DeFi Super-GAU: PolyNetwork relieved of 611 million US dollars

Security gaps are still one of the teething troubles of DeFi protocols. In the young financial niche, it is not uncommon to proceed according to the trial-and-error principle. Faulty smart contracts can then prove to be very costly in retrospect.

Compared to yesterday’s attack on PolyNetwork, however, the hacks of recent history seem like odds and ends. In what appears to have been a long-planned attack, a hitherto unknown hacker captured around 611 million US dollars via the cross-chain platform. Ethereum ($273 million), the Binance smart chain ($253 million), and Polygon ($85 million) were all helped. The hack is the largest in DeFi history.

The exact sequence of events cannot be fully reconstructed at this point. Crypto forensics firm BlocSec writes in a blog post that “one possible reason is either the leak of the private key used to sign the cross-chain message, or that there is a flaw in the PolyNetwork signing process that was abused to sign a manipulated message.” There is also speculation about a possible inside job.

PolyNetwork goes on the offensive

The PolyNetwork team itself commented on the matter in a series of tweets. According to them, a vulnerability in the Smart Contract had made the hack possible: “After an initial investigation, we found the cause of the vulnerability. The hacker exploited a vulnerability between contract calls.” In addition, the platform went on the offensive in a letter addressed directly to the attacker:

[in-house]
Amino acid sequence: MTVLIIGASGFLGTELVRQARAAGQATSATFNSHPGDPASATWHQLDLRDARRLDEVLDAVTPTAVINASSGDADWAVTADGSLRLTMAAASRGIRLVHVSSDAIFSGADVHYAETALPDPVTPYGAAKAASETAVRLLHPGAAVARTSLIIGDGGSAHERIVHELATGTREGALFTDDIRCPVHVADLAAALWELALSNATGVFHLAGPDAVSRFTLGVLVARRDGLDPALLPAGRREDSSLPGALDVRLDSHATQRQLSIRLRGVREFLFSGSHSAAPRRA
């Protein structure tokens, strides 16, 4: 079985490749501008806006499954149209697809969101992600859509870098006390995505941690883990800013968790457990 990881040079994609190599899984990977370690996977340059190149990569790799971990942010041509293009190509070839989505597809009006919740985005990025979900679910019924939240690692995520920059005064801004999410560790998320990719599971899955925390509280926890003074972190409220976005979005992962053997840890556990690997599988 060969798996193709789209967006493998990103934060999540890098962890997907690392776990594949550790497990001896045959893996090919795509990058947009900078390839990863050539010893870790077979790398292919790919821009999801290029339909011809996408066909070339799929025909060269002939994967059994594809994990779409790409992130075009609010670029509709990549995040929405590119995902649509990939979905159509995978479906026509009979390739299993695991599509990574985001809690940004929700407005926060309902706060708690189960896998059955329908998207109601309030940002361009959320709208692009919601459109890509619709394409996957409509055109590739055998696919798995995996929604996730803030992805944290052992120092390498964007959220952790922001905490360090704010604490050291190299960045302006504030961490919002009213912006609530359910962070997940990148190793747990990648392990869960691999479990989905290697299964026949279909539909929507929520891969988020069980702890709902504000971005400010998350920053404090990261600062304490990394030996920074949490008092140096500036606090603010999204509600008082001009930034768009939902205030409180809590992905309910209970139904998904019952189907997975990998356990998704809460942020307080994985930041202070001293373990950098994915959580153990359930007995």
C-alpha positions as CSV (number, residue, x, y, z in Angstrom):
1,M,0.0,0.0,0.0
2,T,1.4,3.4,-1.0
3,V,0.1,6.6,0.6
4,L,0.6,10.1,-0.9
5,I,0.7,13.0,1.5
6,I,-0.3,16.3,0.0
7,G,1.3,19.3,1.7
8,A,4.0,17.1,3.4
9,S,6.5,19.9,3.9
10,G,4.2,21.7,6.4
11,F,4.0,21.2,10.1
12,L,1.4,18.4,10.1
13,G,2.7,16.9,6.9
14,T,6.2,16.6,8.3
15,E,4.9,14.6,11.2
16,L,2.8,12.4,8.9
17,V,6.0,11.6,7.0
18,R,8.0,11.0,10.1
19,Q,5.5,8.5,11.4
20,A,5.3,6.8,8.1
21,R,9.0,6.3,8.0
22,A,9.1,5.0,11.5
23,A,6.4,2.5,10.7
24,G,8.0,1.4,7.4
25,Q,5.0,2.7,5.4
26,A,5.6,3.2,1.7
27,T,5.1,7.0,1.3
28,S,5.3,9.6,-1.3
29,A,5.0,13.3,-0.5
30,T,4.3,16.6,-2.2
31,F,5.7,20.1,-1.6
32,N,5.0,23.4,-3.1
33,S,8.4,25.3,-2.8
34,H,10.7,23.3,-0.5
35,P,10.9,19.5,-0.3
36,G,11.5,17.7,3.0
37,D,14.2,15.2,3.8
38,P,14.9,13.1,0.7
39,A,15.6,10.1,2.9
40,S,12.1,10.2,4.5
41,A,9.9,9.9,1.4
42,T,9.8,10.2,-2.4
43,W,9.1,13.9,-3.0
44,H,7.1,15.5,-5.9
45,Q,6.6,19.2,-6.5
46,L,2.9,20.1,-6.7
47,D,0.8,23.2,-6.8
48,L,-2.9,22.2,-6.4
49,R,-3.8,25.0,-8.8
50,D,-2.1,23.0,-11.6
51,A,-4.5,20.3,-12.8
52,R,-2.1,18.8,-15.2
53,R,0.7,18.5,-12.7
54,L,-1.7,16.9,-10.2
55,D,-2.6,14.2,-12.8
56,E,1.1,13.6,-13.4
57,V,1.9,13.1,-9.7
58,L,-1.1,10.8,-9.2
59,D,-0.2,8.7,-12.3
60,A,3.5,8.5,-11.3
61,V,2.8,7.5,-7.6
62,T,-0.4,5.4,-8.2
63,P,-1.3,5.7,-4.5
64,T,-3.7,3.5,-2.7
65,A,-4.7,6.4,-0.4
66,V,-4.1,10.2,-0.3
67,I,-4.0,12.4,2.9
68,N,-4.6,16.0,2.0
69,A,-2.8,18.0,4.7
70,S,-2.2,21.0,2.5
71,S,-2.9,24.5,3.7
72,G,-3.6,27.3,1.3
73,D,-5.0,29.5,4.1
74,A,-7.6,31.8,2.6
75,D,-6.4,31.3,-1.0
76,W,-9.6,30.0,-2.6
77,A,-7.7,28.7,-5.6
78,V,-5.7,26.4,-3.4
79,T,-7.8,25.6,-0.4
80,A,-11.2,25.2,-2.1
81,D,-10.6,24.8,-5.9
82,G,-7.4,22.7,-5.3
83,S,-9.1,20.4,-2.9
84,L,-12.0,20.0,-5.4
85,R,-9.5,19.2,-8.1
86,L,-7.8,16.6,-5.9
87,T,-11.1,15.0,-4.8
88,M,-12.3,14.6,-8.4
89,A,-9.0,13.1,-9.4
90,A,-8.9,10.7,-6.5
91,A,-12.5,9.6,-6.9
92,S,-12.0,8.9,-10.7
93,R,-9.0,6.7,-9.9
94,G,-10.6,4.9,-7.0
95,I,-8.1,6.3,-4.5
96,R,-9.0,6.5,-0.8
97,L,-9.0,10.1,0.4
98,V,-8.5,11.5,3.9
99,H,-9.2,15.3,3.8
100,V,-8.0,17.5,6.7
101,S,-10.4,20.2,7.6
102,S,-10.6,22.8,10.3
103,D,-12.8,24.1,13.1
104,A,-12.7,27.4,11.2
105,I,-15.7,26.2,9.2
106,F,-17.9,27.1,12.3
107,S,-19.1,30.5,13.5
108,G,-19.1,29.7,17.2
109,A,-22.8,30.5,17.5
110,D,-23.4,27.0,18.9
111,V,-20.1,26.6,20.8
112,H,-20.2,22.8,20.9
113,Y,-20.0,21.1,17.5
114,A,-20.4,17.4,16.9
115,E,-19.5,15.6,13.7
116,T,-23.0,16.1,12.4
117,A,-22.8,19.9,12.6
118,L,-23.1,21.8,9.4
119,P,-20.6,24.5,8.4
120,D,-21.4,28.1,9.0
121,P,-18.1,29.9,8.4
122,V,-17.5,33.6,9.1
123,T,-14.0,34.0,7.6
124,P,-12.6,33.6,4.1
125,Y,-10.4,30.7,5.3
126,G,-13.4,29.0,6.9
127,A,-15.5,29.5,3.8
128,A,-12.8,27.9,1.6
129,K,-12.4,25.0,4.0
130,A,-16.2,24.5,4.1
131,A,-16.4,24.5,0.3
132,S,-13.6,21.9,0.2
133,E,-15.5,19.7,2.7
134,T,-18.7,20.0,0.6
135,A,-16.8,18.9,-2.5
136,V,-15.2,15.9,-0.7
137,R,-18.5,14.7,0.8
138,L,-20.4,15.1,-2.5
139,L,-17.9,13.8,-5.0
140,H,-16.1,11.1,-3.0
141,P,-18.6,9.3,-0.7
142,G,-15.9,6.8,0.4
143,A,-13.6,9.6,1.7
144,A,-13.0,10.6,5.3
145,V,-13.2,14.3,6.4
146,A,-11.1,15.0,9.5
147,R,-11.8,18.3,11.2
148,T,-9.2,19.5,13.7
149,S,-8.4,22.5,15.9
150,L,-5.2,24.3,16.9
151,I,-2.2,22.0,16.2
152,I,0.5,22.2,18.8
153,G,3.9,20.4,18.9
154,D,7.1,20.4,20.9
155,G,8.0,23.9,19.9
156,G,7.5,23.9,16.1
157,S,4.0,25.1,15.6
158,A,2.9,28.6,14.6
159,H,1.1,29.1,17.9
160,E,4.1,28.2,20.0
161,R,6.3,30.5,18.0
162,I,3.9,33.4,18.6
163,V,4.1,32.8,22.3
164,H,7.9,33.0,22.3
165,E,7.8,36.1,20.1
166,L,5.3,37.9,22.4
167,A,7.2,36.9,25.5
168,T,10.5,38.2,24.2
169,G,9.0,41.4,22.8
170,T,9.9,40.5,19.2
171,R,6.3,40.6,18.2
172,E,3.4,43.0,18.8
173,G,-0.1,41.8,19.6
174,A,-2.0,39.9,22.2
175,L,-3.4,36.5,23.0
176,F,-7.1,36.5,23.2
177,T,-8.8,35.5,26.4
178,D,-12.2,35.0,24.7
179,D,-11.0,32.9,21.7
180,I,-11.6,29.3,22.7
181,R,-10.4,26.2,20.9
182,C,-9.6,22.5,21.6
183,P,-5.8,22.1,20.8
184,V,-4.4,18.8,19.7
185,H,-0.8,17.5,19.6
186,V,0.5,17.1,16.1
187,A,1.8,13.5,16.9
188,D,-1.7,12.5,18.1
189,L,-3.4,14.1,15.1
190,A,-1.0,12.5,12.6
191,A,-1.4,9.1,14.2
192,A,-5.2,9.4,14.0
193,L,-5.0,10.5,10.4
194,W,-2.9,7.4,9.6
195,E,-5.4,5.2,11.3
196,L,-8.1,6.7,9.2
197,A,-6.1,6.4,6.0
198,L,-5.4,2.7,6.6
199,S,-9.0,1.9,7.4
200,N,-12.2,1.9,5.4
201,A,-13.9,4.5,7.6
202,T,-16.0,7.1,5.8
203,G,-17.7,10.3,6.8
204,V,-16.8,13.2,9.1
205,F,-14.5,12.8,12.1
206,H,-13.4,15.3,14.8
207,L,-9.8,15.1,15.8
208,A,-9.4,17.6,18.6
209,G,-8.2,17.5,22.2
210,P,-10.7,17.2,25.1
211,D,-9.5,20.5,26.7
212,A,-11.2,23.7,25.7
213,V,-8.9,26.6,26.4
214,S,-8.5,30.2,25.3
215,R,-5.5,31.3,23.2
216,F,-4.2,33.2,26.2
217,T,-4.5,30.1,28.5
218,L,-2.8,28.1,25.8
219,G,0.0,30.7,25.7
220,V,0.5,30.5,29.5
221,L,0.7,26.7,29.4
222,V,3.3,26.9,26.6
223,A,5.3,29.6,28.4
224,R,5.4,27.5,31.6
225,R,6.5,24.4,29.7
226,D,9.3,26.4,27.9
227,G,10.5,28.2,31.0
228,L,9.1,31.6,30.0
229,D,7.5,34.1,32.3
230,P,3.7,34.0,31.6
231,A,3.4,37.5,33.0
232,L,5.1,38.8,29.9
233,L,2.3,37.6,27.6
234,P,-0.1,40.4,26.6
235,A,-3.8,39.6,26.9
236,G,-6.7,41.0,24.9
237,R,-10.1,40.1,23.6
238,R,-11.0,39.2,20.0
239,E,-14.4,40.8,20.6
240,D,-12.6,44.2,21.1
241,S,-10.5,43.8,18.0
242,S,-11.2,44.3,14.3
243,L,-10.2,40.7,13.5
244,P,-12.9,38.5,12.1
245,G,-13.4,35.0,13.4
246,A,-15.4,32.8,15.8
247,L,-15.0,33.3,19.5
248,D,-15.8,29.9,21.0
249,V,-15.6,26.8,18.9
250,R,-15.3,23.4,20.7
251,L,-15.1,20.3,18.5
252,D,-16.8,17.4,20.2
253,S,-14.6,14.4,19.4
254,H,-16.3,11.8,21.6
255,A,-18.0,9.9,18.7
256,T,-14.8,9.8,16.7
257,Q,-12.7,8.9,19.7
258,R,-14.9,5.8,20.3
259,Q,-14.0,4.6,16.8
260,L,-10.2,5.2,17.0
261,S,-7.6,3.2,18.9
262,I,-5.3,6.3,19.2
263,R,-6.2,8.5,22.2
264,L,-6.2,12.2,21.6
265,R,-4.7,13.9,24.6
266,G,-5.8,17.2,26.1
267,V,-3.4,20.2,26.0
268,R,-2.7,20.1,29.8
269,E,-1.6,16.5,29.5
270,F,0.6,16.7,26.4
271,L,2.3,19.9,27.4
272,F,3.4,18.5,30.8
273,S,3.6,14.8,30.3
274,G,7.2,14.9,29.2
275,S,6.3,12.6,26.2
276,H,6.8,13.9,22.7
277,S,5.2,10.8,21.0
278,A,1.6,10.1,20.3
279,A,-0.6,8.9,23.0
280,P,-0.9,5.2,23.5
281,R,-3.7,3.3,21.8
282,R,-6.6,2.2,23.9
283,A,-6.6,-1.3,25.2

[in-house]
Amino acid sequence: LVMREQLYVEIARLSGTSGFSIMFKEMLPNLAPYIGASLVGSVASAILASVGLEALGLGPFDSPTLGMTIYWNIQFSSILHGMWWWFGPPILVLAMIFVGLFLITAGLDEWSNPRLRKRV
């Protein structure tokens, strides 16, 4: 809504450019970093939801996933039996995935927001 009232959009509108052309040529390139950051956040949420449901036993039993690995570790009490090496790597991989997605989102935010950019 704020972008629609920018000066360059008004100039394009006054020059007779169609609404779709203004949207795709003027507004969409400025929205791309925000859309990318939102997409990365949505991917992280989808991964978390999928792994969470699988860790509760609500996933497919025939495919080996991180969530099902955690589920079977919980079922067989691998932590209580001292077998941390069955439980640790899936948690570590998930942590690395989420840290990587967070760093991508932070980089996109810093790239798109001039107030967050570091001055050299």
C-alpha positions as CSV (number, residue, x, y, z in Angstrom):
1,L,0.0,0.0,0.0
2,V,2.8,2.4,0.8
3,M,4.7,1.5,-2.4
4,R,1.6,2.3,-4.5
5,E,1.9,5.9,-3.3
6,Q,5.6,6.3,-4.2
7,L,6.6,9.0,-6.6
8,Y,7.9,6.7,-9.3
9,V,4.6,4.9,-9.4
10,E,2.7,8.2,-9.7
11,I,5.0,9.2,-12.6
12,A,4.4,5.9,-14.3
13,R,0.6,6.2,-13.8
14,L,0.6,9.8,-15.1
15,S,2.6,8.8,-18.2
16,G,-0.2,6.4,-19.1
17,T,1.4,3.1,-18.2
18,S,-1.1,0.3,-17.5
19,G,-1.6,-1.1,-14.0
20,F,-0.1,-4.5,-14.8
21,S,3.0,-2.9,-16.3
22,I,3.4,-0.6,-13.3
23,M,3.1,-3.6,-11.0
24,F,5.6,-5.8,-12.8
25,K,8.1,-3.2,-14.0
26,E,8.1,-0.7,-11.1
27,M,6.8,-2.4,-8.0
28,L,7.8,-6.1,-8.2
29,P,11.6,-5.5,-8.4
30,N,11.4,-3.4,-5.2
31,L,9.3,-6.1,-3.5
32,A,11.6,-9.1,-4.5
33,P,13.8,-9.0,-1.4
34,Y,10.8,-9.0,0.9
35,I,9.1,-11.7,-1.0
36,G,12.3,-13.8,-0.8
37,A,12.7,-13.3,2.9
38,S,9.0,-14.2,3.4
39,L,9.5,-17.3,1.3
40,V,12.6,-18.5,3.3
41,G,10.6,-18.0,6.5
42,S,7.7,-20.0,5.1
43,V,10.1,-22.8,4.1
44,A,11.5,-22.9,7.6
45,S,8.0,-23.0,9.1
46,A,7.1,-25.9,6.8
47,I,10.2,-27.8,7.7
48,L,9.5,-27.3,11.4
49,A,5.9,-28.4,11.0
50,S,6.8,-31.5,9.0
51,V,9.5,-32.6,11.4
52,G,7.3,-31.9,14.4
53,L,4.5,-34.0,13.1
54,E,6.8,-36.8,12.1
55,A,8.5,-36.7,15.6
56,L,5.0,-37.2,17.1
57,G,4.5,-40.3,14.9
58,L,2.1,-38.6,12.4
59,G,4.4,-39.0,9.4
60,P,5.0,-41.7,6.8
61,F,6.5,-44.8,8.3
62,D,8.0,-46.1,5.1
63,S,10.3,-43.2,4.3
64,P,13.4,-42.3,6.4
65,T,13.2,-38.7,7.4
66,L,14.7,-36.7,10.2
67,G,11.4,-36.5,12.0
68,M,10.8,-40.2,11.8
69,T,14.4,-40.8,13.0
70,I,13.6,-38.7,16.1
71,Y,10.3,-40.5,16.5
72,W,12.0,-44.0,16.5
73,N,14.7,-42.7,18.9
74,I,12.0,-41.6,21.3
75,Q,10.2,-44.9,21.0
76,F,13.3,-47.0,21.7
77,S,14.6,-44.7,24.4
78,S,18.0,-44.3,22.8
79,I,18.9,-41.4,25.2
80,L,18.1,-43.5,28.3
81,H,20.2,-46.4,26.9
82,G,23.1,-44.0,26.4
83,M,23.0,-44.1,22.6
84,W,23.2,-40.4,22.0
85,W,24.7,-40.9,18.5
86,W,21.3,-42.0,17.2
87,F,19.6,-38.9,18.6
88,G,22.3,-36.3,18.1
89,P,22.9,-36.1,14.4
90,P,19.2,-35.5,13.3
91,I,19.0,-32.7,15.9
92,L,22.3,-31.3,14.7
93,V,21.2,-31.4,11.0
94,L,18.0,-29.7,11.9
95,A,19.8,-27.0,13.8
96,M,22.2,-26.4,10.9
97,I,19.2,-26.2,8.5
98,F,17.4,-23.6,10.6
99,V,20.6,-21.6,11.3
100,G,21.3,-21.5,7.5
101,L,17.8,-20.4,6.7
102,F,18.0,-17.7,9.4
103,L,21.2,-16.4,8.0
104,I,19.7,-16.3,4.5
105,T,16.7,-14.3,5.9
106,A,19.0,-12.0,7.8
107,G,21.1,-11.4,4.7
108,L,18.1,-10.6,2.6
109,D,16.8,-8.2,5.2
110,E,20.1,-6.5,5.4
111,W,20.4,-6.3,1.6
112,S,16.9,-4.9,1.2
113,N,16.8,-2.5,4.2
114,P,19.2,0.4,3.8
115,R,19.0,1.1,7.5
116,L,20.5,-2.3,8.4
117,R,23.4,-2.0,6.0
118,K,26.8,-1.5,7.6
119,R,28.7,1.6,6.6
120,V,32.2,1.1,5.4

Law enforcement in all countries will consider this a serious economic crime and you will be prosecuted. It is very unwise of you to make any further transactions. The money you stole came from tens of thousands of members of the crypto community, the people.

PolyNetwork has urged miners of the affected blockchains to “blacklist” the relevant tokens from the attacker’s address. Support, meanwhile, is coming from the crypto space. Tether CTO Paolo Ardoini claimed to have “frozen” $33 million in Tether (USDT) in connection with the hack. Jay Hao, CEO of crypto exchange OKEx, wrote that they were “already on the case” and “watching the movement of coins.” Huobi co-founder Jun Du <a href=”″ target=”_blank” rel=”noopener”>also appeases that “security teams are already tracking and identifying the addresses involved.” And Binance CEO Changpeng “CZ” Zhao also promises to“proactively help” with tracking.

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SlowMist already seems to be one step ahead. According to the blockchain security team, they have already been able to “capture the attacker’s mailbox, IP, and device fingerprints through on-chain and off-chain tracking.” Possible clues “to the identity of the PolyNetwork attacker” are now being tracked.